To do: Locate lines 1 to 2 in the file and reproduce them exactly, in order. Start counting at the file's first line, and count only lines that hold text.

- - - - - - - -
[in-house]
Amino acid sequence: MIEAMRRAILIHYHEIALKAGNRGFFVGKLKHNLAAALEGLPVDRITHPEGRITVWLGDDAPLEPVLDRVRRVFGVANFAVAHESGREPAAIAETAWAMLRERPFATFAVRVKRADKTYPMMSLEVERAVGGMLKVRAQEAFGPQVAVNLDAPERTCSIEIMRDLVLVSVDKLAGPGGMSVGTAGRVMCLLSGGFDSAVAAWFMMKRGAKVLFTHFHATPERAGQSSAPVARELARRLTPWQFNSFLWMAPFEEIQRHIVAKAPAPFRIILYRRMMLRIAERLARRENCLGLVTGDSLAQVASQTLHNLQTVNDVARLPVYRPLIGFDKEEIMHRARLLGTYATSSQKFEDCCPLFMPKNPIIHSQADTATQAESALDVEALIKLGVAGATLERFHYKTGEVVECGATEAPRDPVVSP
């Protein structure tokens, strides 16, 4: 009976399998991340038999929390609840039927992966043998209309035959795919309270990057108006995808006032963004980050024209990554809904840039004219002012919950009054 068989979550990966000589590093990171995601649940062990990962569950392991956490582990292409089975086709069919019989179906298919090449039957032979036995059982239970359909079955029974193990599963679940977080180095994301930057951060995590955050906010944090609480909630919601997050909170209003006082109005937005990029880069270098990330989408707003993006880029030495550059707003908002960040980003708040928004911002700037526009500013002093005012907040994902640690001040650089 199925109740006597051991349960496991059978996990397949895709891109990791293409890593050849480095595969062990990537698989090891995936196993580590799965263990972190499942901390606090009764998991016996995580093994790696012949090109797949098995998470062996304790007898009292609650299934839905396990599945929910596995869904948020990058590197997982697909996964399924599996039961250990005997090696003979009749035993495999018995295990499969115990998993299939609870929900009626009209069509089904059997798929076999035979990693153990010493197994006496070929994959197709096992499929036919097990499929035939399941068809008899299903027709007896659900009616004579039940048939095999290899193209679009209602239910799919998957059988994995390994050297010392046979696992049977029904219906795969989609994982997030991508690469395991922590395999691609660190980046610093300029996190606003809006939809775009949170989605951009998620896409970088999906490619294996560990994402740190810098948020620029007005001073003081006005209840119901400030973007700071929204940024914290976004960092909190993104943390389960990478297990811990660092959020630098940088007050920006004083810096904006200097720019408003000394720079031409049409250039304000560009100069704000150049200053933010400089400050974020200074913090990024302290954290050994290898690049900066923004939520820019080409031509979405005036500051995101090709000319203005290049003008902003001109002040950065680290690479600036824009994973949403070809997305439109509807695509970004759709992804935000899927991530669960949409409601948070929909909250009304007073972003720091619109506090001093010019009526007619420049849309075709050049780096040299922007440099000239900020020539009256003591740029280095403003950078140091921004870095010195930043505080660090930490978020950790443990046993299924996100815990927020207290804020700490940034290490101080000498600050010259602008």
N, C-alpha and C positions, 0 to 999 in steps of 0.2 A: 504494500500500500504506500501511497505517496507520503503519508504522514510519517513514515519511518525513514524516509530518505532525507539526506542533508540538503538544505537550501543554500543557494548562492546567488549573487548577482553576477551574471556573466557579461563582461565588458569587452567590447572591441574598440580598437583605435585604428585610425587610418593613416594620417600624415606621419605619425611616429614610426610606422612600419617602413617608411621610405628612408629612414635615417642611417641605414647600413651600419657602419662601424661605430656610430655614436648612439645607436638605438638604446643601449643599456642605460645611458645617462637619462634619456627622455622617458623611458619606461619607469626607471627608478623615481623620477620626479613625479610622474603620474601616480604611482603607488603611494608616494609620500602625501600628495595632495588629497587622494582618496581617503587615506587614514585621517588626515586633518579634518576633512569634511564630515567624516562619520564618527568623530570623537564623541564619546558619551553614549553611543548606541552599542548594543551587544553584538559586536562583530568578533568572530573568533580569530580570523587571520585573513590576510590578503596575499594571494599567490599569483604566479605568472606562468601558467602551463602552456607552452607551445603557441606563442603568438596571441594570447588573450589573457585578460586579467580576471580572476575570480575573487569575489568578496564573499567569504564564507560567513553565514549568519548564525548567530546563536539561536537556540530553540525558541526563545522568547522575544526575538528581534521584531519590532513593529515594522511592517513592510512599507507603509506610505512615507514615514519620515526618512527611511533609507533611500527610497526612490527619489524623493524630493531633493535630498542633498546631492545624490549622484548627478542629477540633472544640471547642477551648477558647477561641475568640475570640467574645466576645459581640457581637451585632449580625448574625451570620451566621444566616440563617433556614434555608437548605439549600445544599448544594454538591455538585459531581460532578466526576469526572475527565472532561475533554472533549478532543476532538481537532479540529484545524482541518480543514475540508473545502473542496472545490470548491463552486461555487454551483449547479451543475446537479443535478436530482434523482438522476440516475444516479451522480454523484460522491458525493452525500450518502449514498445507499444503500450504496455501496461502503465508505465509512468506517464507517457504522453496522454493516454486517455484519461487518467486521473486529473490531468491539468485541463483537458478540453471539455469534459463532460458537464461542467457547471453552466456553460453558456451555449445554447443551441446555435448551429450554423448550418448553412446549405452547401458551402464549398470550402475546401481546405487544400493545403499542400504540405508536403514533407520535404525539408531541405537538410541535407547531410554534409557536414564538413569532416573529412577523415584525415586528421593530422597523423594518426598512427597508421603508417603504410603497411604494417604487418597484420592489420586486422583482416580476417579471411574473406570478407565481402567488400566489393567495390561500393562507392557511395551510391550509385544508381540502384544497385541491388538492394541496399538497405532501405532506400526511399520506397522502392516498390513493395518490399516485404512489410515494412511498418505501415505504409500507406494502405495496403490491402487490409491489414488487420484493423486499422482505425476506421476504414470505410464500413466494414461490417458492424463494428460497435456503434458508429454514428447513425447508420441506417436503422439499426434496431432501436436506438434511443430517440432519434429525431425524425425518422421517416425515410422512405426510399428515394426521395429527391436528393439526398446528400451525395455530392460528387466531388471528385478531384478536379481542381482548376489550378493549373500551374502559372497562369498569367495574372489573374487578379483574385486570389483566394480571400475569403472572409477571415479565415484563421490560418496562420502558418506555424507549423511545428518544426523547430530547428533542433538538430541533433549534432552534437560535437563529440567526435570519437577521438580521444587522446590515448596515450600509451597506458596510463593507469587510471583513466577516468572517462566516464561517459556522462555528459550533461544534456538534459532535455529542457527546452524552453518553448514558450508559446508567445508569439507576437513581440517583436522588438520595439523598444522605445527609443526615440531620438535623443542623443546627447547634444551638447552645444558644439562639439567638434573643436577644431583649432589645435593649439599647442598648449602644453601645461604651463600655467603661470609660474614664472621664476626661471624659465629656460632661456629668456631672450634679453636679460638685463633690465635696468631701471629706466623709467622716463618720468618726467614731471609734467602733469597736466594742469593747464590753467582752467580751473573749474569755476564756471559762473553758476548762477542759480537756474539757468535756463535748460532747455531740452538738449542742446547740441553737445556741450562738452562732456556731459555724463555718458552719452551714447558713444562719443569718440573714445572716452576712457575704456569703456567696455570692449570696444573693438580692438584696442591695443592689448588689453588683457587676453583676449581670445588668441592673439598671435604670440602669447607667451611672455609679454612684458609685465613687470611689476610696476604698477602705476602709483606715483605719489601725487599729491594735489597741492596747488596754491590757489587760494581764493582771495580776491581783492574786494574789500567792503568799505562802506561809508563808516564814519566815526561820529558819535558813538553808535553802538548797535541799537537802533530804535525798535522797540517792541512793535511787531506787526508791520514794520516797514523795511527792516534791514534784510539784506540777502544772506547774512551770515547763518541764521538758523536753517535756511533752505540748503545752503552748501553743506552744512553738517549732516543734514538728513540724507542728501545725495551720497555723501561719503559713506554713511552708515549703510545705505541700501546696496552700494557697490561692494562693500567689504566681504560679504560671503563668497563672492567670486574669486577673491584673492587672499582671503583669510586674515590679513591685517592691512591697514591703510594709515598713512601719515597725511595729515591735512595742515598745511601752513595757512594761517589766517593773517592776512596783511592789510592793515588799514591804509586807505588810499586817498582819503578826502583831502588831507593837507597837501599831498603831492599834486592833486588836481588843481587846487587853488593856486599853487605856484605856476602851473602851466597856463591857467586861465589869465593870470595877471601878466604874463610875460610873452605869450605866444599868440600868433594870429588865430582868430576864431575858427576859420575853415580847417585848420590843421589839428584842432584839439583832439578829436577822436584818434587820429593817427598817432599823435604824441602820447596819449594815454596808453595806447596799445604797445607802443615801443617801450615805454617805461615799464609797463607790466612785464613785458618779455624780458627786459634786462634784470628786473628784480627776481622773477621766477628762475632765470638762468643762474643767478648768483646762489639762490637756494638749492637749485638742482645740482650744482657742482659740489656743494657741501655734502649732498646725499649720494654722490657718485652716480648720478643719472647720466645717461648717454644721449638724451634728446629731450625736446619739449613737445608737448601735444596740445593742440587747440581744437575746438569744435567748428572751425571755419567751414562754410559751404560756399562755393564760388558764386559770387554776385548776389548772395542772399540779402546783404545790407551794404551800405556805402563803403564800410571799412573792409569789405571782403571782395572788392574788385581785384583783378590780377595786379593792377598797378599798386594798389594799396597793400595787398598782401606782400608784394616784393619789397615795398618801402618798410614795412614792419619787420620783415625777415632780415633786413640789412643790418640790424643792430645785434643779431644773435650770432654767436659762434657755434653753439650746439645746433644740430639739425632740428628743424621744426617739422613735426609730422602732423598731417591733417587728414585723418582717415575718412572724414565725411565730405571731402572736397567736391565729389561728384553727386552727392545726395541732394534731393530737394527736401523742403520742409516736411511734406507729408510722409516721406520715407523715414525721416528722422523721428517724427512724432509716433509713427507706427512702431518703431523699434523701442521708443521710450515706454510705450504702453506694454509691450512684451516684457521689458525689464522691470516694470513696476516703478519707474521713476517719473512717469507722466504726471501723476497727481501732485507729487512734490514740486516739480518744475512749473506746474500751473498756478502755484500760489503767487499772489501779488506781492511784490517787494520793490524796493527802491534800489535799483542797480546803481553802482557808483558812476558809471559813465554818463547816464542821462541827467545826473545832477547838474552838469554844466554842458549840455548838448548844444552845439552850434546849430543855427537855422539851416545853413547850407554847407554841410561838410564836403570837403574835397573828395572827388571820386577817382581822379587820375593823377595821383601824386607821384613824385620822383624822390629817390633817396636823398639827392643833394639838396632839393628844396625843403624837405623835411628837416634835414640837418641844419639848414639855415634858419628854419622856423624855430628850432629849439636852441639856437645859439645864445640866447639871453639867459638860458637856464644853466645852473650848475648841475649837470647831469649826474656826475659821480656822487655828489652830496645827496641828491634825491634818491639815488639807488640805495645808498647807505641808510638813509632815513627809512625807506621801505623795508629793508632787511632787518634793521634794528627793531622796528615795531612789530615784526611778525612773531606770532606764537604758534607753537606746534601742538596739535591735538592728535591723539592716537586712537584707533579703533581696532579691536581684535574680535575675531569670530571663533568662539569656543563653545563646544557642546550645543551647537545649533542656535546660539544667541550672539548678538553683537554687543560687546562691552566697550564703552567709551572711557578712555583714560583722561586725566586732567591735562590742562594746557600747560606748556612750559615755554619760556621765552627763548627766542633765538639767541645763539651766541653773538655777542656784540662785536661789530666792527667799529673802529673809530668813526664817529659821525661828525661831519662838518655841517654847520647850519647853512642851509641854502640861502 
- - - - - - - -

[in-house]
Amino acid sequence: MIEAMRRAILIHYHEIALKAGNRGFFVGKLKHNLAAALEGLPVDRITHPEGRITVWLGDDAPLEPVLDRVRRVFGVANFAVAHESGREPAAIAETAWAMLRERPFATFAVRVKRADKTYPMMSLEVERAVGGMLKVRAQEAFGPQVAVNLDAPERTCSIEIMRDLVLVSVDKLAGPGGMSVGTAGRVMCLLSGGFDSAVAAWFMMKRGAKVLFTHFHATPERAGQSSAPVARELARRLTPWQFNSFLWMAPFEEIQRHIVAKAPAPFRIILYRRMMLRIAERLARRENCLGLVTGDSLAQVASQTLHNLQTVNDVARLPVYRPLIGFDKEEIMHRARLLGTYATSSQKFEDCCPLFMPKNPIIHSQADTATQAESALDVEALIKLGVAGATLERFHYKTGEVVECGATEAPRDPVVSP